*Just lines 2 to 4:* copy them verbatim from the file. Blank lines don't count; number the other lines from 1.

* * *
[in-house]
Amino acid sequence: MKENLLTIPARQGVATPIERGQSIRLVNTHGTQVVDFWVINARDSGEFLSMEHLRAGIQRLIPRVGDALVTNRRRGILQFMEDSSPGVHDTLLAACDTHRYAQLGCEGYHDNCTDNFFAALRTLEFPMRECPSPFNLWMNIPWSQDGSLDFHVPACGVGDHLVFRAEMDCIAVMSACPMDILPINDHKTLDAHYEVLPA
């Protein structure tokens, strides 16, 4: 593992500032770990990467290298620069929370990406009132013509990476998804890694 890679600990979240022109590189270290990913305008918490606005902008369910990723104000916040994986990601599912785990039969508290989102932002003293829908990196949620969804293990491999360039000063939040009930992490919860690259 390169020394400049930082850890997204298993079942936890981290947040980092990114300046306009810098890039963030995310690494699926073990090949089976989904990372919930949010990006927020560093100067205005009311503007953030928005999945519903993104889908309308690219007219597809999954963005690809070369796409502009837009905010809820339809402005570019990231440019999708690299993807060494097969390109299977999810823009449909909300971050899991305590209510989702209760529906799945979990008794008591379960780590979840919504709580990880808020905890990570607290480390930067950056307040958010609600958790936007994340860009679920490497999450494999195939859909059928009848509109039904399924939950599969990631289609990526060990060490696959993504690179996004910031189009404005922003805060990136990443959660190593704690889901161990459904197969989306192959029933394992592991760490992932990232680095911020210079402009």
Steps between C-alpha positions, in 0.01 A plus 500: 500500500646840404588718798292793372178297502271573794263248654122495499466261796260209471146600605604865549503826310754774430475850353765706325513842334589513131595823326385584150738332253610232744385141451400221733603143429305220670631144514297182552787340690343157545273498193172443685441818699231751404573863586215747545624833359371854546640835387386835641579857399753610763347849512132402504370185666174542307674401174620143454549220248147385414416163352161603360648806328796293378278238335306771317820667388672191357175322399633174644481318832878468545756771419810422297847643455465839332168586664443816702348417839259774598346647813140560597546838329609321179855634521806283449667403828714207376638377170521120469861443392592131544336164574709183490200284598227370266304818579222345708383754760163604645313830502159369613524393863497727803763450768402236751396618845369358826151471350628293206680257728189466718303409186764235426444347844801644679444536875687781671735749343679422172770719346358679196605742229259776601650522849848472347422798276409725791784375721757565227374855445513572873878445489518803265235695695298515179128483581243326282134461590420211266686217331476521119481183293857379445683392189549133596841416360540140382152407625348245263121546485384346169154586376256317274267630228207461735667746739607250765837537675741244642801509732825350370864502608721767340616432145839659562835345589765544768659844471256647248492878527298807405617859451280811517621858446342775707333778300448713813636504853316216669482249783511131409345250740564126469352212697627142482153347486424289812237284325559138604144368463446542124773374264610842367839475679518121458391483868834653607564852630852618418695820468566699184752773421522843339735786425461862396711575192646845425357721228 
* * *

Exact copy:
Amino acid sequence: MKENLLTIPARQGVATPIERGQSIRLVNTHGTQVVDFWVINARDSGEFLSMEHLRAGIQRLIPRVGDALVTNRRRGILQFMEDSSPGVHDTLLAACDTHRYAQLGCEGYHDNCTDNFFAALRTLEFPMRECPSPFNLWMNIPWSQDGSLDFHVPACGVGDHLVFRAEMDCIAVMSACPMDILPINDHKTLDAHYEVLPA
């Protein structure tokens, strides 16, 4: 593992500032770990990467290298620069929370990406009132013509990476998804890694 890679600990979240022109590189270290990913305008918490606005902008369910990723104000916040994986990601599912785990039969508290989102932002003293829908990196949620969804293990491999360039000063939040009930992490919860690259 390169020394400049930082850890997204298993079942936890981290947040980092990114300046306009810098890039963030995310690494699926073990090949089976989904990372919930949010990006927020560093100067205005009311503007953030928005999945519903993104889908309308690219007219597809999954963005690809070369796409502009837009905010809820339809402005570019990231440019999708690299993807060494097969390109299977999810823009449909909300971050899991305590209510989702209760529906799945979990008794008591379960780590979840919504709580990880808020905890990570607290480390930067950056307040958010609600958790936007994340860009679920490497999450494999195939859909059928009848509109039904399924939950599969990631289609990526060990060490696959993504690179996004910031189009404005922003805060990136990443959660190593704690889901161990459904197969989306192959029933394992592991760490992932990232680095911020210079402009």
Steps between C-alpha positions, in 0.01 A plus 500: 500500500646840404588718798292793372178297502271573794263248654122495499466261796260209471146600605604865549503826310754774430475850353765706325513842334589513131595823326385584150738332253610232744385141451400221733603143429305220670631144514297182552787340690343157545273498193172443685441818699231751404573863586215747545624833359371854546640835387386835641579857399753610763347849512132402504370185666174542307674401174620143454549220248147385414416163352161603360648806328796293378278238335306771317820667388672191357175322399633174644481318832878468545756771419810422297847643455465839332168586664443816702348417839259774598346647813140560597546838329609321179855634521806283449667403828714207376638377170521120469861443392592131544336164574709183490200284598227370266304818579222345708383754760163604645313830502159369613524393863497727803763450768402236751396618845369358826151471350628293206680257728189466718303409186764235426444347844801644679444536875687781671735749343679422172770719346358679196605742229259776601650522849848472347422798276409725791784375721757565227374855445513572873878445489518803265235695695298515179128483581243326282134461590420211266686217331476521119481183293857379445683392189549133596841416360540140382152407625348245263121546485384346169154586376256317274267630228207461735667746739607250765837537675741244642801509732825350370864502608721767340616432145839659562835345589765544768659844471256647248492878527298807405617859451280811517621858446342775707333778300448713813636504853316216669482249783511131409345250740564126469352212697627142482153347486424289812237284325559138604144368463446542124773374264610842367839475679518121458391483868834653607564852630852618418695820468566699184752773421522843339735786425461862396711575192646845425357721228 